absorption spectrum

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absorption spectrum:

see spectrumspectrum,
arrangement or display of light or other form of radiation separated according to wavelength, frequency, energy, or some other property. Beams of charged particles can be separated into a spectrum according to mass in a mass spectrometer (see mass spectrograph).
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absorption spectrum

A spectrum that is produced when electromagnetic radiation has been absorbed by matter. Typically, absorption spectra are produced when radiation from an incandescent source, i.e. radiation with a continuous spectrum, passes through cooler matter. Radiation is absorbed (i.e. its intensity is diminished) at selective wavelengths so that a pattern of very narrow dips or of wider troughs – i.e. absorption lines or bands – are superimposed on the continuous spectrum.

The wavelengths at which absorption occurs correspond to the energies required to cause transitions of the absorbing atoms or molecules from lower energy levels to higher levels. In the hydrogen atom, for example, absorption of a photon with the required energy results in a ‘jump’ of the electron from its normal orbit to one of higher energy (see hydrogen spectrum).

The absorption lines (or bands) of a star are produced when elements (or compounds) in the outermost layers of the star absorb radiation from a continuous distribution of wavelengths generated at a lower level in the star. Basically the same elements occur in stars. Since each element has a characteristic pattern of absorption lines for any particular temperature (and pressure) range, there are several different types of stellar spectra depending on the surface temperature of the star. See spectral types. See also emission spectrum.

Collins Dictionary of Astronomy © Market House Books Ltd, 2006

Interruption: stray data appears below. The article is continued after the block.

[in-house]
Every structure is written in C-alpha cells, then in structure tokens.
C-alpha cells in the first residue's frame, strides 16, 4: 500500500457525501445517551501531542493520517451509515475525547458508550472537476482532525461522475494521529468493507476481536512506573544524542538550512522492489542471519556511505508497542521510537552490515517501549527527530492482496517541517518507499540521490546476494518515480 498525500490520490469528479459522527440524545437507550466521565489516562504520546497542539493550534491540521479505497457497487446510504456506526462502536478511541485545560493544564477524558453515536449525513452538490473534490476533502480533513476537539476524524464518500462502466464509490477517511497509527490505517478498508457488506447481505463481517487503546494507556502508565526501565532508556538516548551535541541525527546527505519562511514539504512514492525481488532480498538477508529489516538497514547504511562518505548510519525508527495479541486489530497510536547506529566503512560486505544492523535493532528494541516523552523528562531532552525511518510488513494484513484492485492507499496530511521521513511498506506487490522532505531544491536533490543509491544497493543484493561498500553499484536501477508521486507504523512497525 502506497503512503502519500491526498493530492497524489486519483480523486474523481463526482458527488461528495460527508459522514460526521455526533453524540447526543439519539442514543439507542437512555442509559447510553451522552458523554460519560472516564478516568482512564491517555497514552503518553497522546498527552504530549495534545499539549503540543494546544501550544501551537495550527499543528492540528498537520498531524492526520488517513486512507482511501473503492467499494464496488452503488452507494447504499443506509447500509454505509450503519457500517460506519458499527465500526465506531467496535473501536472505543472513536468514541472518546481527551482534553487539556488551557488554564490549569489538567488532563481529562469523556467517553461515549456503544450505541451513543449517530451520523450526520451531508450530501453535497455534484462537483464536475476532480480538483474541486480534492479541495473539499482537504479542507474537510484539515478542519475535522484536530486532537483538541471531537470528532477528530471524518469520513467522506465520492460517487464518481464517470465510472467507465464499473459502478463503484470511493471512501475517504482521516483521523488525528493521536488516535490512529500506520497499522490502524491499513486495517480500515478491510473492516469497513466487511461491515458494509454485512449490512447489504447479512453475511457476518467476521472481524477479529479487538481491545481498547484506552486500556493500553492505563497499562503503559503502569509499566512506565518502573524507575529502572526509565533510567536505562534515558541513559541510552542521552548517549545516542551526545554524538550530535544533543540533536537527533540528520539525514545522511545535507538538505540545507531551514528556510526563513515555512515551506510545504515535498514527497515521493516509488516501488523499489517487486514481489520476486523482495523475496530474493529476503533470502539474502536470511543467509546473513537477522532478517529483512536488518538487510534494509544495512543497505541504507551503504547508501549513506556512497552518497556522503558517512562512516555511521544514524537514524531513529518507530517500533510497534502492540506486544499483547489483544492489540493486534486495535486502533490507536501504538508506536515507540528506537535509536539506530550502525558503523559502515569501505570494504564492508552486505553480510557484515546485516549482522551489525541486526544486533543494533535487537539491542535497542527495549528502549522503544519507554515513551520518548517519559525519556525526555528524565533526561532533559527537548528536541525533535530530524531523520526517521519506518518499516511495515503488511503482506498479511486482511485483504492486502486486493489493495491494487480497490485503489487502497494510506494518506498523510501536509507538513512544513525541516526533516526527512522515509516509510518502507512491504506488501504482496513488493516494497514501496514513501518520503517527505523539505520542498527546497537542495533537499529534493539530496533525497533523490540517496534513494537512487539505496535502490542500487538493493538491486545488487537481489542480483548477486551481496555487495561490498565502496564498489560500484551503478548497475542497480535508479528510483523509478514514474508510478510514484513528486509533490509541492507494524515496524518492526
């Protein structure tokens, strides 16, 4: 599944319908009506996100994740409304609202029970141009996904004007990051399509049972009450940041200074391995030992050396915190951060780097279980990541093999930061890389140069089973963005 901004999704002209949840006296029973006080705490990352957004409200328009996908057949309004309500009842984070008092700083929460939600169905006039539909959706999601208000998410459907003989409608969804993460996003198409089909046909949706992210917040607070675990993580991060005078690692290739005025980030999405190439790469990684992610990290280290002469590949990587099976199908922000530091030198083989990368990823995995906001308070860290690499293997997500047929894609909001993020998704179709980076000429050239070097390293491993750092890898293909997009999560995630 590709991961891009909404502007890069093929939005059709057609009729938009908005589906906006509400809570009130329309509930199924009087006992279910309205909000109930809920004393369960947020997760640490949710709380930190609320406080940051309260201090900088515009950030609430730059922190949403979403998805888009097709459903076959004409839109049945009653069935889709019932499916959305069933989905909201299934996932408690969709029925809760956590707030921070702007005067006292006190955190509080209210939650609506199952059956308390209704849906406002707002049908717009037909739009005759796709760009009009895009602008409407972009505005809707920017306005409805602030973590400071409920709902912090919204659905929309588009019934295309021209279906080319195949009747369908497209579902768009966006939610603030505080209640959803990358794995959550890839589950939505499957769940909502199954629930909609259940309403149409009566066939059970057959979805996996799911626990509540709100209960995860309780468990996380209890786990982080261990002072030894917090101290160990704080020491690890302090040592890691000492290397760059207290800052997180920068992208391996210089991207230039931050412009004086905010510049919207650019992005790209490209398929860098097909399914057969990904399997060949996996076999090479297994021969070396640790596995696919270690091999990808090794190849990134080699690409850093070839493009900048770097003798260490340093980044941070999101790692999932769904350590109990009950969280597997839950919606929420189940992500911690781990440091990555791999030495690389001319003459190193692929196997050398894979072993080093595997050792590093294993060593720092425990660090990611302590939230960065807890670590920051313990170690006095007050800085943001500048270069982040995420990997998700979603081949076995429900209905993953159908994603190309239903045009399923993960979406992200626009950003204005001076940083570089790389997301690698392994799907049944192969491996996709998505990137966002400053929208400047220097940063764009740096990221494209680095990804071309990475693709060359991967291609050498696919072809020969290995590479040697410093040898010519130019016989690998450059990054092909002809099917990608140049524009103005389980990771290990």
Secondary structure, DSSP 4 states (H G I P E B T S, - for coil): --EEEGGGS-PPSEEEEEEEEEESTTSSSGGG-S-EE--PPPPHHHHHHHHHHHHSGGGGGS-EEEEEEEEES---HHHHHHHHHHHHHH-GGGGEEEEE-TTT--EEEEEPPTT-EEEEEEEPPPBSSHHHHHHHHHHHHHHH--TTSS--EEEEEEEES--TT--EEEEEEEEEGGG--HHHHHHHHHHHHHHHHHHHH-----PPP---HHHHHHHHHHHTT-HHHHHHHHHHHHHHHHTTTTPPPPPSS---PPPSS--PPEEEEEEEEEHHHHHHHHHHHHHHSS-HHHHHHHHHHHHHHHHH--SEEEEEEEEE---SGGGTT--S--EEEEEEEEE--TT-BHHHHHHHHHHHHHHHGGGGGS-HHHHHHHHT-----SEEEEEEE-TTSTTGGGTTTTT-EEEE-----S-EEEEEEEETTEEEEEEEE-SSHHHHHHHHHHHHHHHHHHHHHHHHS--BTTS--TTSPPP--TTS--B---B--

The following article is from The Great Soviet Encyclopedia (1979). It might be outdated or ideologically biased.

Absorption Spectrum


the spectrum that results when optical or X-radiation is passed through a substance and is selectively absorbed.

The Great Soviet Encyclopedia, 3rd Edition (1970-1979). © 2010 The Gale Group, Inc. All rights reserved.

absorption spectrum

[əb′sȯrp·shən ‚spek·trəm]
A plot of how much radiation a sample absorbs over a range of wavelengths; the spectrum can be a plot of either absorbance or transmittance versus wavelength, frequency, or wavenumber.
McGraw-Hill Dictionary of Scientific & Technical Terms, 6E, Copyright © 2003 by The McGraw-Hill Companies, Inc.
References in periodicals archive ?
According to (49)-(52), the calculation of the absorption spectrum is reduced to averaging over the distribution of the effective hyperfine field for all trajectories of motion of magnetizations of sublattices given by the values [bar.m](j).sub.1z] (E, m) and [[bar.m].sup.(j).sub.2z](E, m) with weight factors (48a) and (48b), which are defined by the excitation spectrum of antiferromagnetic particles (Figures 2 and 4).
The absorption spectrum of the investigated molecule contains one broadband in the visible region of the spectrum (Figure 2).
Figure 4 shows the UV-Vis absorption spectrum of the copper nanoparticles sample with a typical absorption plasmon band at approximately 560 nm.
Increase in the NPs concentration was observed at 1064nm followed by rise in the peak of absorption spectrum. On the contrary the ablation efficiency reduced at the green wavelength (532 nm) due to photo-fragmentation process where the high photons energy were absorbed by NPs colloidal, consequently the amount of photons that were focused at the immersed titanium plate reduce [21].
Although Bao and Bawendi detailed the general steps taken to create the CQD filters, their paper does not formally discuss the concentrations of the quantum dots used for each filter and how this relates to the absorption spectrum (2).
The dynamic quenching only affects the excited state of quenching molecule with no function on the absorption spectrum of quenching substances, whereas a complex of HSA and drug forms in static quenching, so there will be some changes in the spectra of the HSA [17].
The absorption spectrum measured with a Perkin Elmer Lambda 12 spectrometer was characterized by two broad absorption regions in the red and blue-violet range, with no distinct absorption maxima.
The absorption spectrum of all four prepared samples recorded over the 300900 nm range with a UV-VIS-NIR spectrometer is shown in Figure 3.
One approach in optimizing the efficiency of DSSCs is by making cocktail dye (mixing two or more dyes) to increase the absorption spectrum of the dyes [7, 8].
From Figure 2, it can be seen that absorption spectrum has a peak observed at around 250 nm, which is due to sliver ion.